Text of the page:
It is entirely possible that what Mr. Majumdar saw was ‘divine illumination,’ literally if not metaphorically. Self-effulgent light of divine glory could produce such illumination, and ‘he who has eyes to see’ will see it; although Swamiji, characteristically, would be the last person to invoke such a mystical interpretation in public. But one will always wonder if Sir Henry Cotton, or the other British officers who were also in the audience, had the same visual experience. That would have shocked them unless there is a simple explanation for what had happened. The newly built hall may have had a stage that was equipped with an alternate method of lighting to handle such an emergency; or the stage may have always been lit with a separate and independent light source, which became progressively visible and prominent when the Petromax malfunctioned and the eyes got used to the dark auditorium. The second explanation is more plausible. The report in The Vedanta Kesari, or in the Khasi article for that matter, didn’t mention this incident.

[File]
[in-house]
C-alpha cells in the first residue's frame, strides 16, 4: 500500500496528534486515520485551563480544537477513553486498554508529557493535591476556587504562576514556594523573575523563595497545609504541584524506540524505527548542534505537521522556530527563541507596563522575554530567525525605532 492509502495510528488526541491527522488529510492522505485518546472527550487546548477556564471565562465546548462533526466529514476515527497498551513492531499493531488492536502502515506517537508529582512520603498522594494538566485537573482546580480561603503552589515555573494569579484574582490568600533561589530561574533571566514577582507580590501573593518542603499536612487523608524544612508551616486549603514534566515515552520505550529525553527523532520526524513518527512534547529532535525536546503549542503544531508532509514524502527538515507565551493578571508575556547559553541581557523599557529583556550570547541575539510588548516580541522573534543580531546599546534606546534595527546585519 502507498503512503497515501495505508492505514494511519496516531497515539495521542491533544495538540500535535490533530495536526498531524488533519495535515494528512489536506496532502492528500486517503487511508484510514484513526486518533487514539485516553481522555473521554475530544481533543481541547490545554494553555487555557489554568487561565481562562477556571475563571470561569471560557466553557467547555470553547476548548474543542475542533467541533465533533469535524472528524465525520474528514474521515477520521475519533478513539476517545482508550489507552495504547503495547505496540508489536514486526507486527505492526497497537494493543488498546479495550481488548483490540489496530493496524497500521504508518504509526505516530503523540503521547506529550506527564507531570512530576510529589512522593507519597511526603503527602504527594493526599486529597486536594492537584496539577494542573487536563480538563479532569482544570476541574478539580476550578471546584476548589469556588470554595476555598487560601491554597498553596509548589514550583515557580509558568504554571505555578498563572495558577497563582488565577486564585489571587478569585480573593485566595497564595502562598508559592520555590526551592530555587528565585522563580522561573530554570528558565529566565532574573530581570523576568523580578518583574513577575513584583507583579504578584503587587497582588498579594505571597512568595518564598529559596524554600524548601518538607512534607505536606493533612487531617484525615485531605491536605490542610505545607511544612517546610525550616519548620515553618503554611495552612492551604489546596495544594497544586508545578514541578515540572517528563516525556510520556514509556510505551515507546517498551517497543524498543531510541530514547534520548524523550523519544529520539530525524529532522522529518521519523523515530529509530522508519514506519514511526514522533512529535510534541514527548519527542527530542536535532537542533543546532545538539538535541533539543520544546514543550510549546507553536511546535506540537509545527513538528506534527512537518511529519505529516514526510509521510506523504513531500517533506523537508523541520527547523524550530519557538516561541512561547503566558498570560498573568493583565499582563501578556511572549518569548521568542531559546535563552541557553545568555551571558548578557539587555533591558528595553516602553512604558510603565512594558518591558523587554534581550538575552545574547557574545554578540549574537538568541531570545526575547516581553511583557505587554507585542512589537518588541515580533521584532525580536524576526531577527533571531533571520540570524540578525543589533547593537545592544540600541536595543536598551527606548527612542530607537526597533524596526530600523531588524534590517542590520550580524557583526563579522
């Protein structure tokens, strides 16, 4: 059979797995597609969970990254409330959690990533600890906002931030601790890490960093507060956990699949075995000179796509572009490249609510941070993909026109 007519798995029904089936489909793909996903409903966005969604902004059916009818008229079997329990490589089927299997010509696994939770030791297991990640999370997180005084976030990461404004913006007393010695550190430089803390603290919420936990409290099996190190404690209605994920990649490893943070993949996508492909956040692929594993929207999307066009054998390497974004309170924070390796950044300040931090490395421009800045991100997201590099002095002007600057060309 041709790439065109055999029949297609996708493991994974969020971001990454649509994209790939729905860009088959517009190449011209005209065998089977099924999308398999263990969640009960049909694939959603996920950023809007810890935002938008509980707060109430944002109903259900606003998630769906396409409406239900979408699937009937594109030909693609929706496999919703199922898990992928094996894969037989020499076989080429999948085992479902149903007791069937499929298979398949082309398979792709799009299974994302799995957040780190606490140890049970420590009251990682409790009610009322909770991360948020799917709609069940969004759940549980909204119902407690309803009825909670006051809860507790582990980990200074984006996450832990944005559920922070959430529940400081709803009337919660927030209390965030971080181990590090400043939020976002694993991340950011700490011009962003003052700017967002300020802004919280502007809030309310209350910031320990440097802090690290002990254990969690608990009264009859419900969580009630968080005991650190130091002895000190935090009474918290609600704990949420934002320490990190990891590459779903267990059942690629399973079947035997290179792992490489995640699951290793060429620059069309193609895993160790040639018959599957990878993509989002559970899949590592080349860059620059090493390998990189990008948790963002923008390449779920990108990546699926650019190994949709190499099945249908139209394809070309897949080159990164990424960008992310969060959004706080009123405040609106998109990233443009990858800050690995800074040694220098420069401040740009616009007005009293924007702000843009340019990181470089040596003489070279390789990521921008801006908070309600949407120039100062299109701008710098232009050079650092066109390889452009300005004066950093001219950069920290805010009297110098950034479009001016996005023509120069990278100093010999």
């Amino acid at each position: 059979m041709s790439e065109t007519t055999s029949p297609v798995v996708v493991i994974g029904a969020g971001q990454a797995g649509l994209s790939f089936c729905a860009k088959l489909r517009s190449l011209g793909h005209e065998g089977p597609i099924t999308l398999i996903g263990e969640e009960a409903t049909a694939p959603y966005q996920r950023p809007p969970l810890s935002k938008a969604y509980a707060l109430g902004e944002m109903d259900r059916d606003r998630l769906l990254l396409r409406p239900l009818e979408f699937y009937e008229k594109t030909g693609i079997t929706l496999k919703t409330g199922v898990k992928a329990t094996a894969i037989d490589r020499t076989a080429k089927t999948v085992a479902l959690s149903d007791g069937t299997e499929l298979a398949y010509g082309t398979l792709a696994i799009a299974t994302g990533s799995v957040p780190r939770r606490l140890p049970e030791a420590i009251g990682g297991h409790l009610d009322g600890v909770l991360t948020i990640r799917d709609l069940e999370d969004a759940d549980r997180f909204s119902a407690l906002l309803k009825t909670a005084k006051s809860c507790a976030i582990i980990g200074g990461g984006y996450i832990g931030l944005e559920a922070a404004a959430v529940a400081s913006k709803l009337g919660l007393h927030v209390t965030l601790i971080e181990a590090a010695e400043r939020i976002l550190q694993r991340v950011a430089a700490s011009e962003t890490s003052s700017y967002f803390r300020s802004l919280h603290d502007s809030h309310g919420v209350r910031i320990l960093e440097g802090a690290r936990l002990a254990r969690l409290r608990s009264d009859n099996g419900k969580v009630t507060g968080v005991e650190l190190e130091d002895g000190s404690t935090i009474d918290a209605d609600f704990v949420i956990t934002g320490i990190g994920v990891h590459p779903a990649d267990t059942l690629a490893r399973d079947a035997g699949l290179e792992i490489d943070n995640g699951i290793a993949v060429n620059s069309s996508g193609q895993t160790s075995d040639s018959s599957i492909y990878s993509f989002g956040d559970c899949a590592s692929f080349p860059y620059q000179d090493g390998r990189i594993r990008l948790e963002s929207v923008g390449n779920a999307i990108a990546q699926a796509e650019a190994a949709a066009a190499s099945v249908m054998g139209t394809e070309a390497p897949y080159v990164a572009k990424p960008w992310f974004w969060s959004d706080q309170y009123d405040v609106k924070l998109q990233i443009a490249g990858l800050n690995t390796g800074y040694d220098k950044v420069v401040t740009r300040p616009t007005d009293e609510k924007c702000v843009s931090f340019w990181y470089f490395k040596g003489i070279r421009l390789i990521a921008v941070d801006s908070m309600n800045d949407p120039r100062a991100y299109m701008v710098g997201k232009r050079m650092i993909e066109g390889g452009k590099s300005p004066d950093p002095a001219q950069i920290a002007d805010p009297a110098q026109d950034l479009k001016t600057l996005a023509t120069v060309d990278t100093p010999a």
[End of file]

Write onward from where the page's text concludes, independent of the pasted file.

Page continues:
Ending the trip
Despite all efforts by Sir Henry Cotton and his assigned doctor Major Campbell, Swamiji’s health showed no sign of improvement. As far as we know, there are four photographs of Swamiji taken at Shillong.30 Two of those seem to have been taken in a studio, in front of artificial backdrops; and the other two in natural settings. The latter two rather unflattering photographs reflect his extremely poor health at that time, thus denying us his usual photogenic look.
Shillong and its environs are replete with beautiful eye-catching and awe-inspiring spots, each more picture-perfect than the next. Swamiji’s interest in visiting scenic, historic, and cultural sites is also legendary. He was not the kind of person to stay in bed during the entire time he spent in Shillong, despite his ill health. He gave one lecture that we know of, but there is no available information about his doing any sightseeing or other activities while he was there. But it is conceivable that some prominent Khasi and Bengali residents of Shillong, including editor Diengdoh, visited him to engage him in conversations about religion and important social issues; we have seen some evidence of that already in Swamiji’s reference to ‘parlor talks’.